Oregon is the ideal place to rise to this challenge, and the OSU College of Forestry aims to lead in demonstrating how multiple value management can meet society’s sustainable goals. Forests are the source of incalculable value. They deliver recreation opportunities, provide forest products, and influence where people choose to live. They support our rural communities and provide access to living and stable wages. They house a diversity of species and processes crucial to healthy ecosystems, inspire the most cherished stories, and evolve in response to shifts in land use and a changing climate. Forests drive the provision of clean air, water, and jobs, and support carbon balance.
The shift in the management of Oregon's forests over the past fifty years is apparent by comparing global vs. Oregon's wood production (Figure 1). The transition through the Northwest Forest Plan resulted in significantly lower timber harvest than before. In exchange, non-timber values should continue to grow in the quantity produced. The concern I see is we failed to impact consumer behavior, and instead have been driven to look for materials that cost less to produce, which in turn results in an increase in harvesting in regions where such activities contribute to a loss of global forest cover and the conversion of forests to plantations of non-native tree species. We’ve outsourced supply to meet our demand with a giant “not in my backyard” approach. We should do better.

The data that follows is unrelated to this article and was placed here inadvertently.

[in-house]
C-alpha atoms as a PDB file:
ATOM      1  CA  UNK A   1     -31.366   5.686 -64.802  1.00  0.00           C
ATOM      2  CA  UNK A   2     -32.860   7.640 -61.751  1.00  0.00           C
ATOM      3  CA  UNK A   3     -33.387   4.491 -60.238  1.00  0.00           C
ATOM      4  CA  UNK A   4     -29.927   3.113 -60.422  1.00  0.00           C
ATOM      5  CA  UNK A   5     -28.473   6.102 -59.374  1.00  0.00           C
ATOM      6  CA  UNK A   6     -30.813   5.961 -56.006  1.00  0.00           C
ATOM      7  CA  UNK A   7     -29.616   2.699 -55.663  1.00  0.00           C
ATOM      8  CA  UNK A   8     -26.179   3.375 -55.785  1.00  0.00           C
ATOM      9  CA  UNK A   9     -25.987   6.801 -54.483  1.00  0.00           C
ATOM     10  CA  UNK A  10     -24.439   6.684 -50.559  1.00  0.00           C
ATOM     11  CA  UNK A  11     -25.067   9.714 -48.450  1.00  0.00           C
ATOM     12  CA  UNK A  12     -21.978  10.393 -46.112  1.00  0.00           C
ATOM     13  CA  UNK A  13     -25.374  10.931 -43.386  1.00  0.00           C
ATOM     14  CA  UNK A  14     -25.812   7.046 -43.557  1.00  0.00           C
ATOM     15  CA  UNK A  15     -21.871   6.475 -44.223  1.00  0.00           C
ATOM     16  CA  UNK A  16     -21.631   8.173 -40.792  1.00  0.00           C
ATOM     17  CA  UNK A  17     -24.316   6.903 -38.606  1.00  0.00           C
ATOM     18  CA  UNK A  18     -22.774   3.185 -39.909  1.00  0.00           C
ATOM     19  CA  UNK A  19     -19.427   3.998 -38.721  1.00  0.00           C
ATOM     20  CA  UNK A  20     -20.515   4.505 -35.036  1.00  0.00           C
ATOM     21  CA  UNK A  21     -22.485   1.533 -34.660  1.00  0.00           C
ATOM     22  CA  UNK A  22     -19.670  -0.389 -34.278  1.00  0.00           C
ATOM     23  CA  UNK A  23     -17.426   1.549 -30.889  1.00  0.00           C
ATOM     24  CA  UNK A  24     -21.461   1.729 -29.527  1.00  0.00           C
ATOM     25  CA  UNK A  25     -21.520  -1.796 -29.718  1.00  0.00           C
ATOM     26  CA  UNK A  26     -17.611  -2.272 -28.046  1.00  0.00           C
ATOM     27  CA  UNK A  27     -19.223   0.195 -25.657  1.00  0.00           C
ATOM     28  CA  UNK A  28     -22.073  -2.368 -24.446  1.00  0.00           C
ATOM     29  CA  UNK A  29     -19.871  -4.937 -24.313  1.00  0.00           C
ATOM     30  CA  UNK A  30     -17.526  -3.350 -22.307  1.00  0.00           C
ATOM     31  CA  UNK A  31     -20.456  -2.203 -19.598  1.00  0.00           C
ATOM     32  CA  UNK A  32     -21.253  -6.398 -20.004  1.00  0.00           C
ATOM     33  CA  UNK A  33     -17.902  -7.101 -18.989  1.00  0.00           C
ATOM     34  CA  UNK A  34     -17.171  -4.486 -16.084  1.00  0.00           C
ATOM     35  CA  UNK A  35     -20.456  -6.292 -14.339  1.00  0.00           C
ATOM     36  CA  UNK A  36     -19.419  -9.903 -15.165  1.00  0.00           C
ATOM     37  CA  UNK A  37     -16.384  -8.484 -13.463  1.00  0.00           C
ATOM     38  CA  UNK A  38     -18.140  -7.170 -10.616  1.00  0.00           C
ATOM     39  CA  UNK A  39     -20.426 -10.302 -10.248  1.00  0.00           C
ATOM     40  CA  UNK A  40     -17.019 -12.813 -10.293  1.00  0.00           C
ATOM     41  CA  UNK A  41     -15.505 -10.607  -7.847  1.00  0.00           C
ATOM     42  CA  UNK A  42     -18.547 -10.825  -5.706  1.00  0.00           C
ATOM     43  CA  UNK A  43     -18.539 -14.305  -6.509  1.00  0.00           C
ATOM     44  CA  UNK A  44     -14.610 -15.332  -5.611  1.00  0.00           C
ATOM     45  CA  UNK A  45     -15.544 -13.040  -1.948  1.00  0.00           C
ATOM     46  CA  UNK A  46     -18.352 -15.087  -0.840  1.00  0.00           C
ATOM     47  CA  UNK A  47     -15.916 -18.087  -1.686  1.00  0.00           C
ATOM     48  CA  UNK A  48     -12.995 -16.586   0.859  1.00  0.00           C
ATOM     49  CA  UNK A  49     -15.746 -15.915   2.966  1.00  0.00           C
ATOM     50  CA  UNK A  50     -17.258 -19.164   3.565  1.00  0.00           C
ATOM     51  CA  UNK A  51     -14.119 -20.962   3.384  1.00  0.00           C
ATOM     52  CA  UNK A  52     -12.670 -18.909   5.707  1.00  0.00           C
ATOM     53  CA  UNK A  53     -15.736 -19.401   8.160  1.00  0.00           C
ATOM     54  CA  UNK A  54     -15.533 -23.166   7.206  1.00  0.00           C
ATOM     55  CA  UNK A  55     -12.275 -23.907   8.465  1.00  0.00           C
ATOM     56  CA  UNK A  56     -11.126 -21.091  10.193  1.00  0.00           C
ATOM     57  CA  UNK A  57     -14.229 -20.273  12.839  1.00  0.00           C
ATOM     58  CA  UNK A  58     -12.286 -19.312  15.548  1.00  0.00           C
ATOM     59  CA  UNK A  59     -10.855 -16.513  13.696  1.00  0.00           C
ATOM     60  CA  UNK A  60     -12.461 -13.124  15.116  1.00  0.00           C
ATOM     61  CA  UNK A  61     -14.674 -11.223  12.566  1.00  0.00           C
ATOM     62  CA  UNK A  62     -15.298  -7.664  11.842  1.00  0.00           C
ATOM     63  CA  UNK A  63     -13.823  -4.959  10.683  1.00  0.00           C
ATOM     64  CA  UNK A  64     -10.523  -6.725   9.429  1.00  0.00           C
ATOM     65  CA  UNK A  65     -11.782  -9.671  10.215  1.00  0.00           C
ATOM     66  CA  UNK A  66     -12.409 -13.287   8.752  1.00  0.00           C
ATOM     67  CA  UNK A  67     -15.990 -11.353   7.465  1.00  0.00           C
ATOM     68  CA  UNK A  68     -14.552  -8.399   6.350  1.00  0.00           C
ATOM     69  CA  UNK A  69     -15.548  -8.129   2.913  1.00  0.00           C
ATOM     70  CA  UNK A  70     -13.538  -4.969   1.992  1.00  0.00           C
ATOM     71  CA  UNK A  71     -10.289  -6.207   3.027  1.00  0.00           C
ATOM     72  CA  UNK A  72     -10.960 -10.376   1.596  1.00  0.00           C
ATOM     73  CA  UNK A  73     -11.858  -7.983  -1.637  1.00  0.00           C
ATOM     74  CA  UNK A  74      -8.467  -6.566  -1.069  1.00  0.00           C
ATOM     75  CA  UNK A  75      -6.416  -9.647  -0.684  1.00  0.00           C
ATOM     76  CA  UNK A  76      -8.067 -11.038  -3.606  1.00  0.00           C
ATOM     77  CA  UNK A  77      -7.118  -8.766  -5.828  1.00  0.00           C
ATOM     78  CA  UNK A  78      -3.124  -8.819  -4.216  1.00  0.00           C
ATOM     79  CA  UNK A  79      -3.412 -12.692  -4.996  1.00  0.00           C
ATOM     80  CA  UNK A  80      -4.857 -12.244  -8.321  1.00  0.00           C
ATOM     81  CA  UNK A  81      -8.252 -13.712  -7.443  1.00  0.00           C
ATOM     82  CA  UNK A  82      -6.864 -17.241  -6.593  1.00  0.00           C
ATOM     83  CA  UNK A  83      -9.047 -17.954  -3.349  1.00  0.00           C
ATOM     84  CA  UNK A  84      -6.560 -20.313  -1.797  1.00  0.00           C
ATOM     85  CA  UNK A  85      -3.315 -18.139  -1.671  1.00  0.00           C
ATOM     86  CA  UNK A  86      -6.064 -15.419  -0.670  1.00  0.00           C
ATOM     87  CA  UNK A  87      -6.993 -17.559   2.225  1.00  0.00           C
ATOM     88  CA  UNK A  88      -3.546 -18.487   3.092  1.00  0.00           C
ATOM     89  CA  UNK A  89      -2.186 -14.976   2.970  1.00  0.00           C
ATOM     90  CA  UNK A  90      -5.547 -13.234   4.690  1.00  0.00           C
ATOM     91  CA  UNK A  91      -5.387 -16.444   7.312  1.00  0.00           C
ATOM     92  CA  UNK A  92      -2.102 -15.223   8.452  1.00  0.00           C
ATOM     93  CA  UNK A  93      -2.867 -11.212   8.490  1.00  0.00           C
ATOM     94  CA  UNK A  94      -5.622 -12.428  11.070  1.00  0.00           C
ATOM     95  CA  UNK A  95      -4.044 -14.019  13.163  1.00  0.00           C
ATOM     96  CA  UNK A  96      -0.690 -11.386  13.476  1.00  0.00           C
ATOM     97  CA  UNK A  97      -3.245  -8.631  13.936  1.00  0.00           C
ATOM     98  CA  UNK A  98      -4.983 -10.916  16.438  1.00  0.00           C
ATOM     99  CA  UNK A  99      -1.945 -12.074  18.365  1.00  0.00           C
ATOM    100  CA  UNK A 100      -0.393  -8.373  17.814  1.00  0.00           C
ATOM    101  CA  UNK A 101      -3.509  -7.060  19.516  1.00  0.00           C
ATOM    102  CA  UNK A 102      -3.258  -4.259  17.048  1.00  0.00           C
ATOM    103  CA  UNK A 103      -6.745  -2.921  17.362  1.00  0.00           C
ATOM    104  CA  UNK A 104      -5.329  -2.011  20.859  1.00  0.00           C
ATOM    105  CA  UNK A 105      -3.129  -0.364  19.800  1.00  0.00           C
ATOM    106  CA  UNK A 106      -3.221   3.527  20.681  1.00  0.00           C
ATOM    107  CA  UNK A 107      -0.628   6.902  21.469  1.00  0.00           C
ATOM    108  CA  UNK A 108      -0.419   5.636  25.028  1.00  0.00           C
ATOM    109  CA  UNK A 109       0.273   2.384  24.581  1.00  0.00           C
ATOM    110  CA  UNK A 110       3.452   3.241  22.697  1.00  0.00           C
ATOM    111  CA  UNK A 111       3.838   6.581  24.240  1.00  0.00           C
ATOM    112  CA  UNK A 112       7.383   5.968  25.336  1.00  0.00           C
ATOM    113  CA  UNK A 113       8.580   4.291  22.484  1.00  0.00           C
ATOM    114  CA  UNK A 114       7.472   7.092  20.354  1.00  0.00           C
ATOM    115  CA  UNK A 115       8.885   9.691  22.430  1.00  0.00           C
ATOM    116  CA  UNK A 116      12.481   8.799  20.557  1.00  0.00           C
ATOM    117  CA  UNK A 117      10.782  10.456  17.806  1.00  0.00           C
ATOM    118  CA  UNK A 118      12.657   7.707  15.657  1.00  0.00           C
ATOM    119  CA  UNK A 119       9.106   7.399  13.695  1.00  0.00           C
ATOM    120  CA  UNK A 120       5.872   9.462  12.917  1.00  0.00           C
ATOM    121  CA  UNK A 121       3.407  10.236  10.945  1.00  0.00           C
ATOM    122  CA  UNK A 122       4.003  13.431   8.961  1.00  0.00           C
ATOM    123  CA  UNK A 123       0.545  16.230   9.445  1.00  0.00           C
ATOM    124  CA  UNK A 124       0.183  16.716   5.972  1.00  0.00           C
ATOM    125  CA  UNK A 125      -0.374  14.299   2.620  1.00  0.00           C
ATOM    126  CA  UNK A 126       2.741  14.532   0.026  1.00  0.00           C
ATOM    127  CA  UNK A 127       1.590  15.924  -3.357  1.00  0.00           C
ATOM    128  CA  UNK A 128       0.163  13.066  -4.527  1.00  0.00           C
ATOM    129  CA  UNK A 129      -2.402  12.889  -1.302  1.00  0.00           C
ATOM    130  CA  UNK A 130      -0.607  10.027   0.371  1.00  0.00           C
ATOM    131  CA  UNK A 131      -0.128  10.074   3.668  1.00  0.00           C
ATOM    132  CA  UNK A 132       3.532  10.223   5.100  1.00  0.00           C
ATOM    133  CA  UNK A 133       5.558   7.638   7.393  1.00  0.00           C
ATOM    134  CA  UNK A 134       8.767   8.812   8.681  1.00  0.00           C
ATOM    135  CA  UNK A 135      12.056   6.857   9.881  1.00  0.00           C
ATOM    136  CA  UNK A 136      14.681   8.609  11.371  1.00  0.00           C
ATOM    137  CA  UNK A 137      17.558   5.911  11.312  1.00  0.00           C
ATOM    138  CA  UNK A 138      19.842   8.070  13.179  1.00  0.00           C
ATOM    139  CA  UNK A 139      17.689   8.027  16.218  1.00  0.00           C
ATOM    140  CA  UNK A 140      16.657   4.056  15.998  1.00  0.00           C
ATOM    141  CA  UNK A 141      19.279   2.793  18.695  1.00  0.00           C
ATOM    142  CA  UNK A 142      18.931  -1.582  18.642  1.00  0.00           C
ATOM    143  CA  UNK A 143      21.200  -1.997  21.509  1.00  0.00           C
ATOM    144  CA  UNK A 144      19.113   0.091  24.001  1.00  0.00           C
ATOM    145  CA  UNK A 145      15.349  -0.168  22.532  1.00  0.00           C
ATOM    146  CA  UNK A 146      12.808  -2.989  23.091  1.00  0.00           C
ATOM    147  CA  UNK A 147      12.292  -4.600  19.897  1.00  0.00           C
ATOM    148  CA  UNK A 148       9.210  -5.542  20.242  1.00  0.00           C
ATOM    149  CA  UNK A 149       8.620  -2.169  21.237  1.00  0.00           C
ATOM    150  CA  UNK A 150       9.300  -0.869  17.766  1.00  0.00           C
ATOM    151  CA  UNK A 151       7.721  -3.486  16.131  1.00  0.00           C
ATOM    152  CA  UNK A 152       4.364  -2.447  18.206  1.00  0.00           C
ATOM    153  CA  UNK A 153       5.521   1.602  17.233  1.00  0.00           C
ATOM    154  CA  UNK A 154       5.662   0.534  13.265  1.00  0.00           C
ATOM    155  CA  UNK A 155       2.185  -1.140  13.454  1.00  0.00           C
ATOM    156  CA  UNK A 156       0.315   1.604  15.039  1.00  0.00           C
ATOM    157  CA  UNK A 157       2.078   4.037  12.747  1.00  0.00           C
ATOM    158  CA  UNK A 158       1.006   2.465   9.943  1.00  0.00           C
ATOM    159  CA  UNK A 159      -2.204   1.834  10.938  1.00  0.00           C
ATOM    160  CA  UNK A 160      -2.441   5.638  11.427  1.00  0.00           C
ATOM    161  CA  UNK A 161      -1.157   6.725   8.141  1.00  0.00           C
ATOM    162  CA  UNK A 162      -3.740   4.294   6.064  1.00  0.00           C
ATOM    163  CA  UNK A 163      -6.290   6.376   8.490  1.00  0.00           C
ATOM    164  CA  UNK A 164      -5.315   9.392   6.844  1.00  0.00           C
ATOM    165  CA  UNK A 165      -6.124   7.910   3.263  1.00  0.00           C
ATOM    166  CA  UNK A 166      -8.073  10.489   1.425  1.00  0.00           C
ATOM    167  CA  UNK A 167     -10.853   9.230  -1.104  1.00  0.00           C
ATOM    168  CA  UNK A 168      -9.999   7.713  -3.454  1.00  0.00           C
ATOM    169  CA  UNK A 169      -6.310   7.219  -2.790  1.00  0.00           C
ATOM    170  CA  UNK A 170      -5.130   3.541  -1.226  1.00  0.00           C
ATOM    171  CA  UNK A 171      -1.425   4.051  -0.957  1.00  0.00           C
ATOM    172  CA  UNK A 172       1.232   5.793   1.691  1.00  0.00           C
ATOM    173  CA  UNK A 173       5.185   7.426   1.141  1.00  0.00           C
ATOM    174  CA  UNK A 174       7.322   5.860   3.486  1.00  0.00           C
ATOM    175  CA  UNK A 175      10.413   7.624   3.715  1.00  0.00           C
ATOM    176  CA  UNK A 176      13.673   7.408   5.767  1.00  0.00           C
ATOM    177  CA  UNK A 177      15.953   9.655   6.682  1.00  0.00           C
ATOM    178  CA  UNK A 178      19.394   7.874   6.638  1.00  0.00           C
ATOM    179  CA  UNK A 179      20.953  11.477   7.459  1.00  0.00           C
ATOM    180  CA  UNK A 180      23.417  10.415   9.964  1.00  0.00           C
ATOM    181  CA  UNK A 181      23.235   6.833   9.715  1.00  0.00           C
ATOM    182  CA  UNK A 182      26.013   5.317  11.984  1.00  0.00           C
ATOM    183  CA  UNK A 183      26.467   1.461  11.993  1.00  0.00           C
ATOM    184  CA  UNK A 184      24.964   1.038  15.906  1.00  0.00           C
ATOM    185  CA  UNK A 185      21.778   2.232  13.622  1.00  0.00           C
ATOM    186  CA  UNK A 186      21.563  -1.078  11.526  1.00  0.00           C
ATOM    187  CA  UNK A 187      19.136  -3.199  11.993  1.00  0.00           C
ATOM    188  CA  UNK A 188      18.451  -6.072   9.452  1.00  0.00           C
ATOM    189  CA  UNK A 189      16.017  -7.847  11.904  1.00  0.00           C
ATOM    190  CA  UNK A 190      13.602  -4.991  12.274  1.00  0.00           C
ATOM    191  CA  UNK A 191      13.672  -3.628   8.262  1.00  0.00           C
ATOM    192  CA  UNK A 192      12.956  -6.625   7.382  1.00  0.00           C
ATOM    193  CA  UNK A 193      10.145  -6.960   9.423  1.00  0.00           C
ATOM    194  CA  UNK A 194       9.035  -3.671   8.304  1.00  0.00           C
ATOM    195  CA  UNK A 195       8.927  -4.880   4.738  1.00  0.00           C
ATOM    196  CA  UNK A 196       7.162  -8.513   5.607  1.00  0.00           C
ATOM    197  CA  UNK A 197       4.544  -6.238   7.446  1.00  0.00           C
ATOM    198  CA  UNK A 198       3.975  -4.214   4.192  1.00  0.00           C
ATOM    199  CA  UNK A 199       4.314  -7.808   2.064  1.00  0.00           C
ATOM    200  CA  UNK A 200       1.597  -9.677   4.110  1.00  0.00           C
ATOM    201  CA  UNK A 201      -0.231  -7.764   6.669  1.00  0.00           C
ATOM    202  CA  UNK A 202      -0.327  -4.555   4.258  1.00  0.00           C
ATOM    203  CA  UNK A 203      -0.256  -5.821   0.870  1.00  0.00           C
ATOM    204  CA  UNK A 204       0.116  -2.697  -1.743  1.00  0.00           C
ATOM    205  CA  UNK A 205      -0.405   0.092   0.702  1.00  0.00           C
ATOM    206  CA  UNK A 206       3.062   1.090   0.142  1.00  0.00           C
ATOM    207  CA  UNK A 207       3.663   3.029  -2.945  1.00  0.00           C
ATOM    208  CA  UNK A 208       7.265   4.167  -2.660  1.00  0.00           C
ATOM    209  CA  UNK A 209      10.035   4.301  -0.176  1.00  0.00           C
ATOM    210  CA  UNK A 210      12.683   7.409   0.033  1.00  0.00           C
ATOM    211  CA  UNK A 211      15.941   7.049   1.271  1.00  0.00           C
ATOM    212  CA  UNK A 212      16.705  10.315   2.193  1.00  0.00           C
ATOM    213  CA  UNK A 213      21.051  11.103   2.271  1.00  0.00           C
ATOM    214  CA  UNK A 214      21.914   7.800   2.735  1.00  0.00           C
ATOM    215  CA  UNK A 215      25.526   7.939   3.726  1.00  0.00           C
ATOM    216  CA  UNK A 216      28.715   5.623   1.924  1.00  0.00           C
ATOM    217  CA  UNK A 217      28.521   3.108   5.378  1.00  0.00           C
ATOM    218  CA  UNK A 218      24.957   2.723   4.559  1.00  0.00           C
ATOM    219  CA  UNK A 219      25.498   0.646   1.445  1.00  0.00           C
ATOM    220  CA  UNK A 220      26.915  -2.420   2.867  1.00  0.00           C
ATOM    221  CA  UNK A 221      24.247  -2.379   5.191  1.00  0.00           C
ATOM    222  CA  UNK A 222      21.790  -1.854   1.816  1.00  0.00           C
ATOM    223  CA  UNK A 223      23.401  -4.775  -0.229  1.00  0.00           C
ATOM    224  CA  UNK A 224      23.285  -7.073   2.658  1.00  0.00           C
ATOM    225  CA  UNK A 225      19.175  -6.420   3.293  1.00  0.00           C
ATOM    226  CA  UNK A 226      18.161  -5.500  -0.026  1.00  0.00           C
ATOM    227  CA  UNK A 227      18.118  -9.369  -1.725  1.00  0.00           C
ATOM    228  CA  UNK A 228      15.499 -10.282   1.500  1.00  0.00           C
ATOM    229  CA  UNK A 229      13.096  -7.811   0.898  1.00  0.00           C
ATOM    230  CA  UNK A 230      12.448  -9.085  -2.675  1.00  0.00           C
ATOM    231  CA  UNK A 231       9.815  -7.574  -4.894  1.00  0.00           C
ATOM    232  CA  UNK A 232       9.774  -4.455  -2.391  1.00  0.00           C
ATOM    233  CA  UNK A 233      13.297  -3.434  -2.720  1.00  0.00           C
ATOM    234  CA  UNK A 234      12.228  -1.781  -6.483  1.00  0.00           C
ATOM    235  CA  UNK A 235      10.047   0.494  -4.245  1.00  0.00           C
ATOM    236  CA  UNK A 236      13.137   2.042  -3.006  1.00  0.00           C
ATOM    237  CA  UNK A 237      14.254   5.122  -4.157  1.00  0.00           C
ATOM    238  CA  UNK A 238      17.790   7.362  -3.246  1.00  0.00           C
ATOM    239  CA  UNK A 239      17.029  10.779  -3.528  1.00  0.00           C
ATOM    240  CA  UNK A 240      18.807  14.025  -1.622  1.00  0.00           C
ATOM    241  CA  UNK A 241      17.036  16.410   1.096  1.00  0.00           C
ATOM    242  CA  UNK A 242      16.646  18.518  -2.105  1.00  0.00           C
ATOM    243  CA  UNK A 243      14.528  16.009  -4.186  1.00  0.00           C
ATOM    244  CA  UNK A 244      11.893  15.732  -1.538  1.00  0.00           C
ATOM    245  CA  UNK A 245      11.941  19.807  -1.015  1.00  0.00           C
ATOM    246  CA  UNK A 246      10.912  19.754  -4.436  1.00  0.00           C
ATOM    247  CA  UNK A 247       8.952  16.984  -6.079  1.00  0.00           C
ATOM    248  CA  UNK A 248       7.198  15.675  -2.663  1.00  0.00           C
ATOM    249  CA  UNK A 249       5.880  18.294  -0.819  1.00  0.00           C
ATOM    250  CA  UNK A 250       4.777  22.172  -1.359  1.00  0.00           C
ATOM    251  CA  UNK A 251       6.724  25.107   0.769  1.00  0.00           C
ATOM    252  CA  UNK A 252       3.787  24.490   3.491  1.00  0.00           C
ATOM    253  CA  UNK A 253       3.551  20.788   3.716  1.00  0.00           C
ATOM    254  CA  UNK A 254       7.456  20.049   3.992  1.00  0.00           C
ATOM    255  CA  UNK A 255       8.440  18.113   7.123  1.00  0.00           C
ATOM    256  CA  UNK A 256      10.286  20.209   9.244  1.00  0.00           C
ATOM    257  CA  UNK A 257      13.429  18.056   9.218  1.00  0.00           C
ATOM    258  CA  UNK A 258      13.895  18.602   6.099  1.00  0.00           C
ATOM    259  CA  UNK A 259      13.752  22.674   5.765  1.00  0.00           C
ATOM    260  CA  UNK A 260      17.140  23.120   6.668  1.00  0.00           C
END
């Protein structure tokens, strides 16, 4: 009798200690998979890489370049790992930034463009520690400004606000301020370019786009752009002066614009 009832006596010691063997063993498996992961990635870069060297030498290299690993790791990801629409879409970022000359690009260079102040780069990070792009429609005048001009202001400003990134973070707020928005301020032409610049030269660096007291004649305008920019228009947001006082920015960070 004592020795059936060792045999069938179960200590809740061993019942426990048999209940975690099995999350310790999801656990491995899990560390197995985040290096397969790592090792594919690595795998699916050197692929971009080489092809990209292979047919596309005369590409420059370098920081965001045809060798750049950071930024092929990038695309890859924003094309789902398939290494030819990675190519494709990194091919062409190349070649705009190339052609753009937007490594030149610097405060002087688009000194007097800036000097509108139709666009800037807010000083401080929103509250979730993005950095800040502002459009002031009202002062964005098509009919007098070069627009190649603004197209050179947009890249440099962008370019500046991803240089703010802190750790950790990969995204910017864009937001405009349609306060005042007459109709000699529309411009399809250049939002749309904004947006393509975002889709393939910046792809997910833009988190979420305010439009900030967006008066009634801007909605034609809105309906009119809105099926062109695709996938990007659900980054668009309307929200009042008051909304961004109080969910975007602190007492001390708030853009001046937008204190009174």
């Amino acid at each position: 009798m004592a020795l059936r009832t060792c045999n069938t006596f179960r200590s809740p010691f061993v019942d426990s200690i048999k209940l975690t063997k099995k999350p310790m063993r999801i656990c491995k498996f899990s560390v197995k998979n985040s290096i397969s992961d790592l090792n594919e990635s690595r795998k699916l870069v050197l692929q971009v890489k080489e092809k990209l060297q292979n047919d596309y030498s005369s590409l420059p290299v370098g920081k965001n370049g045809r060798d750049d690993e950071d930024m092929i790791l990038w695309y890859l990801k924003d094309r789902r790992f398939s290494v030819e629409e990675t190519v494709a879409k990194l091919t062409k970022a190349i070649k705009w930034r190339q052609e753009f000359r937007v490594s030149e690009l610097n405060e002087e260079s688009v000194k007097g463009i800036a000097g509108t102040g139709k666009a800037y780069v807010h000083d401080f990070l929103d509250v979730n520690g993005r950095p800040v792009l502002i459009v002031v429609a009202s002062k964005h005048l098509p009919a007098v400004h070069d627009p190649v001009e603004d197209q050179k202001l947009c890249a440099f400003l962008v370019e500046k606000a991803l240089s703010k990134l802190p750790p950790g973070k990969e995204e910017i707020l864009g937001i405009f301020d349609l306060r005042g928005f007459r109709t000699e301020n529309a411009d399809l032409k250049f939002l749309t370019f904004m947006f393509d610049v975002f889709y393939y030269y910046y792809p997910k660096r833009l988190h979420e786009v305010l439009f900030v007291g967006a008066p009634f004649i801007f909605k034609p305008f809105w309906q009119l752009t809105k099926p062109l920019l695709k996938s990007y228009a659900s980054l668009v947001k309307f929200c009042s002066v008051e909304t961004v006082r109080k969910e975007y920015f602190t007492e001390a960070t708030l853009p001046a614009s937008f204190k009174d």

With the broad benefits of well-managed forests in mind and the known increasing demand for wood products, forest landscapes should provide a sustainable source of timber while supporting the non-timber values supplied in that same area. Through the stewardship of a landscape consisting of reserves, low-intensity managed forests, and tree-farm stands intended for timber production, we can sustain economies and ecosystems. Not every parcel of land provides all values, but with thoughtful management across diverse ownerships and objectives, the broader landscape will.